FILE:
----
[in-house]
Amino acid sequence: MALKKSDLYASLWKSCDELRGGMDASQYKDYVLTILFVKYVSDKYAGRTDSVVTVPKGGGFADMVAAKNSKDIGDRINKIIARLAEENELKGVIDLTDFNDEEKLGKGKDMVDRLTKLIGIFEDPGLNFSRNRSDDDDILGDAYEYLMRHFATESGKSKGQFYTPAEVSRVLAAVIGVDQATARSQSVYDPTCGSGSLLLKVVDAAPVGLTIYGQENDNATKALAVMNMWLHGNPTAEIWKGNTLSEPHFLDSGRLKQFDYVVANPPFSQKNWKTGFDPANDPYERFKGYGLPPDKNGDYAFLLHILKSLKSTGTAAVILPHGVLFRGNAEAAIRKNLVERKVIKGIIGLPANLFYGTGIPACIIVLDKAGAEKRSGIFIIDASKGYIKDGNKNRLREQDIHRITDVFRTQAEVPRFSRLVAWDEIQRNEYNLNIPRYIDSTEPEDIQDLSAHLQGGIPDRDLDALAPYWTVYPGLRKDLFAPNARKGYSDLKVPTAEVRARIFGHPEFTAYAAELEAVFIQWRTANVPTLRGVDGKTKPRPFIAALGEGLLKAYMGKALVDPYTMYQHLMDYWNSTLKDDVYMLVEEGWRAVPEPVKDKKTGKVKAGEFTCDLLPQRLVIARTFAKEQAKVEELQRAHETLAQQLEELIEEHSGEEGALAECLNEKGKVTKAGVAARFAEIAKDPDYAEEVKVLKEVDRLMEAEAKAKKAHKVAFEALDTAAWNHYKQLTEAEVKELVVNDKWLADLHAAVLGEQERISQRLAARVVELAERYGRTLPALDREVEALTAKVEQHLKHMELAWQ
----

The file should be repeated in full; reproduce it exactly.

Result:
[in-house]
Amino acid sequence: MALKKSDLYASLWKSCDELRGGMDASQYKDYVLTILFVKYVSDKYAGRTDSVVTVPKGGGFADMVAAKNSKDIGDRINKIIARLAEENELKGVIDLTDFNDEEKLGKGKDMVDRLTKLIGIFEDPGLNFSRNRSDDDDILGDAYEYLMRHFATESGKSKGQFYTPAEVSRVLAAVIGVDQATARSQSVYDPTCGSGSLLLKVVDAAPVGLTIYGQENDNATKALAVMNMWLHGNPTAEIWKGNTLSEPHFLDSGRLKQFDYVVANPPFSQKNWKTGFDPANDPYERFKGYGLPPDKNGDYAFLLHILKSLKSTGTAAVILPHGVLFRGNAEAAIRKNLVERKVIKGIIGLPANLFYGTGIPACIIVLDKAGAEKRSGIFIIDASKGYIKDGNKNRLREQDIHRITDVFRTQAEVPRFSRLVAWDEIQRNEYNLNIPRYIDSTEPEDIQDLSAHLQGGIPDRDLDALAPYWTVYPGLRKDLFAPNARKGYSDLKVPTAEVRARIFGHPEFTAYAAELEAVFIQWRTANVPTLRGVDGKTKPRPFIAALGEGLLKAYMGKALVDPYTMYQHLMDYWNSTLKDDVYMLVEEGWRAVPEPVKDKKTGKVKAGEFTCDLLPQRLVIARTFAKEQAKVEELQRAHETLAQQLEELIEEHSGEEGALAECLNEKGKVTKAGVAARFAEIAKDPDYAEEVKVLKEVDRLMEAEAKAKKAHKVAFEALDTAAWNHYKQLTEAEVKELVVNDKWLADLHAAVLGEQERISQRLAARVVELAERYGRTLPALDREVEALTAKVEQHLKHMELAWQ